Low Self-Esteem-Codependents often have low self-esteem and self-worth. They don’t feel like they are good enough or worthy enough to have their voice heard. The person they are in an intimate relationship with may also validate these thoughts by how they treat the codependent. Low self-esteem can also be indicative of shame and perfectionism.
Other Focused-This is when a codependent puts others’ wants and needs ahead of their own, at the expense of their own wants, needs, and happiness.
Caretaker-Codependents are often caretakers. This can involve solving others’ problems, trying to “fix”, or control others. Codependents feel intense sympathy and empathy for others, but will try to help at the expense of their own well-being.
Obsessing-People who struggle with codependency often have obsessive thinking. They may overthink situations or replay scenarios through their heads. This is due to their dependency on relationships. The obsessiveness is usually caused by anxiety and fear.
Codependents may be in a relationship with someone else who is codependent. The relationship can be very enmeshed and unhealthy. The dependency created becomes toxic, and they may end up feeding off of each other. A relationship comprised of two codependents may cut off all other relationships and only spend time together.
You can also be in a relationship with someone who is counterdependent. Counterdependents are often controlling, emotionally cut-off, and self-focused. They micromanage and manipulate codependents. They do not have the ability to have empathy for the codependent. Often counterdependents come across as insensitive and indifferent to the codependent’s wants and needs.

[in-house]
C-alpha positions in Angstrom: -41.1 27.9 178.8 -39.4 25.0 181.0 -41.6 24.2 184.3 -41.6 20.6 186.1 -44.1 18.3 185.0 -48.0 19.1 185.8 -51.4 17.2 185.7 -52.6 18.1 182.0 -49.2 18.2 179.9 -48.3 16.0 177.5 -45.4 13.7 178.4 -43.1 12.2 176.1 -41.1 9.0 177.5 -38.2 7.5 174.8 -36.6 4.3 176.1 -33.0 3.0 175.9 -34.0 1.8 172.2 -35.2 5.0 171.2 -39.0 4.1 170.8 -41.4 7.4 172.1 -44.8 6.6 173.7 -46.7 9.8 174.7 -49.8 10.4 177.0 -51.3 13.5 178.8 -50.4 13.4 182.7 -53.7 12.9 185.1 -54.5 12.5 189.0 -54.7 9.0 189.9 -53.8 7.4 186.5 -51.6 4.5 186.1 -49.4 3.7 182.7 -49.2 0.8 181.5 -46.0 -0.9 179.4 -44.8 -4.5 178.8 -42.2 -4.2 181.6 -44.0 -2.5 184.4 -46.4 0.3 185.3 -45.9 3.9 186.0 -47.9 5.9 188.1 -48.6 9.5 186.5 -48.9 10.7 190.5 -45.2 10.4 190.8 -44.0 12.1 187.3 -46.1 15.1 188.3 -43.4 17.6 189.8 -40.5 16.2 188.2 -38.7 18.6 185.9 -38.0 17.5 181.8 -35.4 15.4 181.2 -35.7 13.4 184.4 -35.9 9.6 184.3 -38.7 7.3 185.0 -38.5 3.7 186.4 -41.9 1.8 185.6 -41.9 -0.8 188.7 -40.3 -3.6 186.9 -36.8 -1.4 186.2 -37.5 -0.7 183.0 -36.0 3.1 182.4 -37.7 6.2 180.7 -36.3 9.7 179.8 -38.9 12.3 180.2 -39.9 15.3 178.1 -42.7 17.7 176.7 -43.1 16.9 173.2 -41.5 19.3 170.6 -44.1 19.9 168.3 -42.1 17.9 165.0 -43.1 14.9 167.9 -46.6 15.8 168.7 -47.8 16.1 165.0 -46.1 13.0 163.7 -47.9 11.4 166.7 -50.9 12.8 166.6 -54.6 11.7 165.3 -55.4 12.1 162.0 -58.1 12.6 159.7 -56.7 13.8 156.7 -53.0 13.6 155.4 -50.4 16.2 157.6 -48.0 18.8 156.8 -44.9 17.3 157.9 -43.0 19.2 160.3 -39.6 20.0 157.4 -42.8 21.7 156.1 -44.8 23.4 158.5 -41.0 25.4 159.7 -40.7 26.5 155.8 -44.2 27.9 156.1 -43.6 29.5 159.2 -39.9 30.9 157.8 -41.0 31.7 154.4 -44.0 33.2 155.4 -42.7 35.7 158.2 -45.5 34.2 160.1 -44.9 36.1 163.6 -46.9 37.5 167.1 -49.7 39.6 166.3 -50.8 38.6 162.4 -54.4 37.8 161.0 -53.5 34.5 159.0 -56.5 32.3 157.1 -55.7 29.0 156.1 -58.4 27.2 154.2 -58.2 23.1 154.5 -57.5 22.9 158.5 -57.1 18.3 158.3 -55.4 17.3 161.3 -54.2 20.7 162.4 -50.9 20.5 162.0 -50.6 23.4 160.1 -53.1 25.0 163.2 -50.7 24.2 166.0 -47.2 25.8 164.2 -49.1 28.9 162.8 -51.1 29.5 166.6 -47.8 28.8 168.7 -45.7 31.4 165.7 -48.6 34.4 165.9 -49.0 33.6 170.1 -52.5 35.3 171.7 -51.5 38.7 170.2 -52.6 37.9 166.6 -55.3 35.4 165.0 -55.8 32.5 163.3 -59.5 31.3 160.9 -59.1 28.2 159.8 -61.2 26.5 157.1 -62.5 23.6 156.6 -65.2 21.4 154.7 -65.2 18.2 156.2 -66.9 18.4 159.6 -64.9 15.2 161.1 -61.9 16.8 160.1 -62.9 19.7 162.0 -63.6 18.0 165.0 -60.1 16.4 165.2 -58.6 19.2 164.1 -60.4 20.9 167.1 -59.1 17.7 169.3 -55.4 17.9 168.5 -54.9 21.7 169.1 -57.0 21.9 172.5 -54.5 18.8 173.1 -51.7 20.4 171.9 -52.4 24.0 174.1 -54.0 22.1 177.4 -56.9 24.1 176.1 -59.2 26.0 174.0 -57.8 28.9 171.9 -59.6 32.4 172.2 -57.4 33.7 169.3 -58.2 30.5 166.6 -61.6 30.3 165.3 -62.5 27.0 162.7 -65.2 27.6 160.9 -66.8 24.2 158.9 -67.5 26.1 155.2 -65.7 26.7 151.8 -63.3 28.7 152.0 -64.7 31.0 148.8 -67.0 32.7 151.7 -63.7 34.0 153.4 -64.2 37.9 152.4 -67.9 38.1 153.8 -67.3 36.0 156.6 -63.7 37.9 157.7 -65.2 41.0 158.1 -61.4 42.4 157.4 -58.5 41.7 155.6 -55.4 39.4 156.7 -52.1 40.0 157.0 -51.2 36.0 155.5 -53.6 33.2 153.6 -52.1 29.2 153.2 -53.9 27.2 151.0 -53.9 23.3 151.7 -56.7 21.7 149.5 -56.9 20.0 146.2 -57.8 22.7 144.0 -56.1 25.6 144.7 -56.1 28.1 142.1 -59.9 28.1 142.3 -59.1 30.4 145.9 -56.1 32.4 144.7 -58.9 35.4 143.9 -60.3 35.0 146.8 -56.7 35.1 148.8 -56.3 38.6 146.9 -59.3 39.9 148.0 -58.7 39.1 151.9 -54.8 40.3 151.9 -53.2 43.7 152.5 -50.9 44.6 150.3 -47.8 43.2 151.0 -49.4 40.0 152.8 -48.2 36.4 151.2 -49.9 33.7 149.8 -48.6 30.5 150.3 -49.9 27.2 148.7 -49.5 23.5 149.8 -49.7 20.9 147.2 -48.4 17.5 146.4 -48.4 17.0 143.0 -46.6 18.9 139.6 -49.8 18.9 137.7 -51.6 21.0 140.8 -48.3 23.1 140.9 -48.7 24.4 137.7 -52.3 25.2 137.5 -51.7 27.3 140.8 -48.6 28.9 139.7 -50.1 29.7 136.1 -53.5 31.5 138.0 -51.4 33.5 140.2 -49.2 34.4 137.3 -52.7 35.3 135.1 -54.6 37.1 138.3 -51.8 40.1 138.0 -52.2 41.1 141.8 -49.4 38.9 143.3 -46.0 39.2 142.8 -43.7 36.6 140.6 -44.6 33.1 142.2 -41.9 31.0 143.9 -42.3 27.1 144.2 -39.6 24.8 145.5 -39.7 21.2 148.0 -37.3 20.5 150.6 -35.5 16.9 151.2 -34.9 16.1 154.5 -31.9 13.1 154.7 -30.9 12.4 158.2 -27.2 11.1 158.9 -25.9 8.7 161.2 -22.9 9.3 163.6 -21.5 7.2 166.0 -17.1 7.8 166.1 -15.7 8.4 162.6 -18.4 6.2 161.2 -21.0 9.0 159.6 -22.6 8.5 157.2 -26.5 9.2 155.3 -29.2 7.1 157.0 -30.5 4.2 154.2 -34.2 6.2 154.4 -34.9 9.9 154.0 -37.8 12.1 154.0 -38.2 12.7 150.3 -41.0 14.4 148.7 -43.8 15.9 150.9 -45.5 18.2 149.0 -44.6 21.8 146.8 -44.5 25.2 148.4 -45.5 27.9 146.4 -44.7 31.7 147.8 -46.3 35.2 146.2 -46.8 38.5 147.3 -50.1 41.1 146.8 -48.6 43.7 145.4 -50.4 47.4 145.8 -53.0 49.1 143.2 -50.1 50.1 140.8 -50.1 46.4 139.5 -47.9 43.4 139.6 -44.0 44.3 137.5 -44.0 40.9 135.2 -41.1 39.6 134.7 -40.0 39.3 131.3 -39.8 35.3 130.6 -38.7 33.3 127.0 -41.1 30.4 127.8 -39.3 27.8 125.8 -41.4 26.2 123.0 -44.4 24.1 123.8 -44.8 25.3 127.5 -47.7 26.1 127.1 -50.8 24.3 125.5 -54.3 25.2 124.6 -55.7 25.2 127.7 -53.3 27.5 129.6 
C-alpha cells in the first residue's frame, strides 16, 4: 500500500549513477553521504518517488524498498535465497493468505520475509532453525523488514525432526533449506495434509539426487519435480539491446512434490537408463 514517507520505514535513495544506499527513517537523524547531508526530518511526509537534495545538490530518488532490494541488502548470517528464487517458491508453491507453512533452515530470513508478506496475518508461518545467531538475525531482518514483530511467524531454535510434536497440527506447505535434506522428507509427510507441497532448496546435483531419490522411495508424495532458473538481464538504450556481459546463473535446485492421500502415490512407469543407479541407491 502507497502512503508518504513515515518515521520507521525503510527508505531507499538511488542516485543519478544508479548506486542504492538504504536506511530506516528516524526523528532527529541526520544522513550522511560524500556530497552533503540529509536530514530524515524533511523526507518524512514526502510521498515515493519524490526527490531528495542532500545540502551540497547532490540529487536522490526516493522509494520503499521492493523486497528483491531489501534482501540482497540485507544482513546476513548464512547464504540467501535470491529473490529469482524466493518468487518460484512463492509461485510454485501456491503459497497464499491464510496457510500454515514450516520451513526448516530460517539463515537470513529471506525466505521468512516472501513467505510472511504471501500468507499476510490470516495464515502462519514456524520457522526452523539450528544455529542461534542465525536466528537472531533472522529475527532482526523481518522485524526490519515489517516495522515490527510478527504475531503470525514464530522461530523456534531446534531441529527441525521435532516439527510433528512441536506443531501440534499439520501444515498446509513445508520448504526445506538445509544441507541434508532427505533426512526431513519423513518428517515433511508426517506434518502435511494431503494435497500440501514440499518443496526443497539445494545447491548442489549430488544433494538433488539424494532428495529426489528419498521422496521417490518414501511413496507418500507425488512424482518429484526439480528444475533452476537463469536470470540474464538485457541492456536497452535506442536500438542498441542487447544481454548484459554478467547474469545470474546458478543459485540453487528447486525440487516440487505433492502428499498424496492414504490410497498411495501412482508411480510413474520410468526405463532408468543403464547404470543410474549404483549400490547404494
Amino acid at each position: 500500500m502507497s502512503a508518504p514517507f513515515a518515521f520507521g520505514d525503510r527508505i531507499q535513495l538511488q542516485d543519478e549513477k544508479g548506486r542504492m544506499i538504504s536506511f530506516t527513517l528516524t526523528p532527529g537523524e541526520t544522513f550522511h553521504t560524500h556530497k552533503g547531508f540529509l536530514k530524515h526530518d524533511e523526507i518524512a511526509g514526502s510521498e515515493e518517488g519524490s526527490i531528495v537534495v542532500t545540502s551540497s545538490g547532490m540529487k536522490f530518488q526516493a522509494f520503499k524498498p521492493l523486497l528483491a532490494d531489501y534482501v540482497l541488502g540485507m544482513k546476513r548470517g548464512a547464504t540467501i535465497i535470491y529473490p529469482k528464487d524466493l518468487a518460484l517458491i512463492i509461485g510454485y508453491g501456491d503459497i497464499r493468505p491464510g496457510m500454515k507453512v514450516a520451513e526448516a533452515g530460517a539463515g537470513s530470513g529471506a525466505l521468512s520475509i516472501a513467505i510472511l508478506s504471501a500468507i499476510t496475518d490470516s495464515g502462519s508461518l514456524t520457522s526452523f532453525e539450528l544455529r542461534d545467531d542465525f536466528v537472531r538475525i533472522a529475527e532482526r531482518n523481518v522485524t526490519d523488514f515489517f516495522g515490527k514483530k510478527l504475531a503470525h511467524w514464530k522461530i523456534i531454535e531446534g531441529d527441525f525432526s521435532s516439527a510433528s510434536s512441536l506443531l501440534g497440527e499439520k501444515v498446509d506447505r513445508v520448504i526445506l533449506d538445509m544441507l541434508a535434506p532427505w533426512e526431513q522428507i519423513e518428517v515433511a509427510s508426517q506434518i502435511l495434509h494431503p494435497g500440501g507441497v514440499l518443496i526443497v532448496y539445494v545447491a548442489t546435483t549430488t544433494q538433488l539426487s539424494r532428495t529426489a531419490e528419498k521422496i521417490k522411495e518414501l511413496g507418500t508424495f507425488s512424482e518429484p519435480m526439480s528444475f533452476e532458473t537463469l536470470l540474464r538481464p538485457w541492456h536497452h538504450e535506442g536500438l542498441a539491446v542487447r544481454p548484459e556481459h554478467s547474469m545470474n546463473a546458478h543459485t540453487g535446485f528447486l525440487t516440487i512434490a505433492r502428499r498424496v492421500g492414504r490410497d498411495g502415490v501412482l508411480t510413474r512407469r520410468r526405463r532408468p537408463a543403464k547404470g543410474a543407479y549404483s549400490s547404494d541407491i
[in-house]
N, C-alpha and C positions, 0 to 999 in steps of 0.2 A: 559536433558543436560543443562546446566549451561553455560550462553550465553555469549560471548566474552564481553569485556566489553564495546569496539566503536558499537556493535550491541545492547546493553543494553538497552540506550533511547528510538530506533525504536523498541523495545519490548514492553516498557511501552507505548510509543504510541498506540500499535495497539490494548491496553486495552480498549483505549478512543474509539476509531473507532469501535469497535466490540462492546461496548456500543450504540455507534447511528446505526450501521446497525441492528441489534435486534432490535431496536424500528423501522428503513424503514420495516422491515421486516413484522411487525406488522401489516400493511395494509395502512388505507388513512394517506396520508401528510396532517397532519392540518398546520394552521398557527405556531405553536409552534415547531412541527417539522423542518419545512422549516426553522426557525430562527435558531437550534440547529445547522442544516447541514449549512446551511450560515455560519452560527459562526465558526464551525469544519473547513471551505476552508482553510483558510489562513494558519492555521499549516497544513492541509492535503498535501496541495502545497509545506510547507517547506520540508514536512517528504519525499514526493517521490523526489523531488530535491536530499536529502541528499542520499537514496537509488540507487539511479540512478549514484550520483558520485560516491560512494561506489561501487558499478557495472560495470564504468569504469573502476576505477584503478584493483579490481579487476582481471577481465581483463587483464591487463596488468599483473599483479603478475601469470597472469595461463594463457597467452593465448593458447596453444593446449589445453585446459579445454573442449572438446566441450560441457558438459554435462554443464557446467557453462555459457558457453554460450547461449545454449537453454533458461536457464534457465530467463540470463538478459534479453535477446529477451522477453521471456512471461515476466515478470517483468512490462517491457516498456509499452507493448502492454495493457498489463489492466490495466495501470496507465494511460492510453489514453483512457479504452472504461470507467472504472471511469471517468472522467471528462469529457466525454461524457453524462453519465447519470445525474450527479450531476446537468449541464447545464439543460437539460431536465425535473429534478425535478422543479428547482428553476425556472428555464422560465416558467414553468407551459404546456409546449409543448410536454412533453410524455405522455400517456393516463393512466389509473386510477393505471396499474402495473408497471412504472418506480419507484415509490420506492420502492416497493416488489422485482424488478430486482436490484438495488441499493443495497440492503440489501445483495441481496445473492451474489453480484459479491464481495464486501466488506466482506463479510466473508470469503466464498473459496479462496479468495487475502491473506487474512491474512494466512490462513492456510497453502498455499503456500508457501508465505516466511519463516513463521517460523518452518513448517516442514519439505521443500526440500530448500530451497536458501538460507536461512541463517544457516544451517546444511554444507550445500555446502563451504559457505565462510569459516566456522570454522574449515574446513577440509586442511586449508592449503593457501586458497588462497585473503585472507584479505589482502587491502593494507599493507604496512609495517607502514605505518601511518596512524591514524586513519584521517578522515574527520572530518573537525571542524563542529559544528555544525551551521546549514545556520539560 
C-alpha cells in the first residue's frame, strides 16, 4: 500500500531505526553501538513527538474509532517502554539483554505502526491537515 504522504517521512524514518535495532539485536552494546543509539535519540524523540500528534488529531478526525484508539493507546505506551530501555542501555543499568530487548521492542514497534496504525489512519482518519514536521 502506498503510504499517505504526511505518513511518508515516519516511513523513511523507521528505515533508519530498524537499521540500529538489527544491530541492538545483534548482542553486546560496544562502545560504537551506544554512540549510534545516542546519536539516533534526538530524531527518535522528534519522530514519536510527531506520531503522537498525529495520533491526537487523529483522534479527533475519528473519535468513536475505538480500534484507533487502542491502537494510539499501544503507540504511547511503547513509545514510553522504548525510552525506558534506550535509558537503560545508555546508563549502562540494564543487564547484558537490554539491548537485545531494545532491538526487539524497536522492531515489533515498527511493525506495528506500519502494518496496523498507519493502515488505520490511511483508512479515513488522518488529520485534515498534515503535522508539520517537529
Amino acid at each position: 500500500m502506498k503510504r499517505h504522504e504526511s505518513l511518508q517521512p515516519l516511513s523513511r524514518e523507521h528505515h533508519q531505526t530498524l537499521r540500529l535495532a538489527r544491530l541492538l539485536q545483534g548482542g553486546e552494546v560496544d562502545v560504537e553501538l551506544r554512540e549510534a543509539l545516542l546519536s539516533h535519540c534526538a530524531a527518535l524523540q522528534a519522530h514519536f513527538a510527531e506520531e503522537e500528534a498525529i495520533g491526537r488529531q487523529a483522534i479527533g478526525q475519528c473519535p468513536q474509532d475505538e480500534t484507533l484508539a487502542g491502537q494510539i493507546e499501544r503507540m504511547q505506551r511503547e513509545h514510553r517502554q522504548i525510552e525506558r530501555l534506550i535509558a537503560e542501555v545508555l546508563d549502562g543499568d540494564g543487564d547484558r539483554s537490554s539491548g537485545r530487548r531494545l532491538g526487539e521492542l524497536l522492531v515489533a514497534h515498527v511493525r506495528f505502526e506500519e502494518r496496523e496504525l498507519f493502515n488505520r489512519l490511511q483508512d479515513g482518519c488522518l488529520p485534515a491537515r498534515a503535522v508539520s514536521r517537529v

It’s important to note that you can be codependent in ANY relationship. It does not just have to be a romantic relationship or marriage. You can be codependent with your children, friends, family members, coworkers, boss, etc.
Treatment for Codependency
Therapy is the number one treatment for codependency. Therapy can help you look at the unhealthy patterns you may have fallen into with relationships. It’s important to learn how to set boundaries with others and say “no”. Furthermore, it’s imperative that you learn to separate yourself from others’ problems so that you can be a healthier version of you.
CODA (Codependents Anonymous) is another valuable tool for treatment. Ran just like AA (Alcoholics Anonymous), CODA is based on the 12 Steps. It can help you pinpoint the root causes of your codependency, and provide support and accountability as you work to be healthier.
If you find yourself struggling with codependency, please reach out for help! You can be healthier, and learn to take care of YOU!
Written by Christy Fogg, MSW, LCSW
*Christy Fogg, MSW, LCSW is a licensed therapist at Journey to Joy Counseling. Christy enjoys doing marriage/couples counseling, individual counseling, premarital counseling. She also provides family counseling, teen and adolescent counseling.
Journey to Joy Counseling serves the Indianapolis area, including Carmel, Fishers, Noblesville, Zionsville, and Westfield.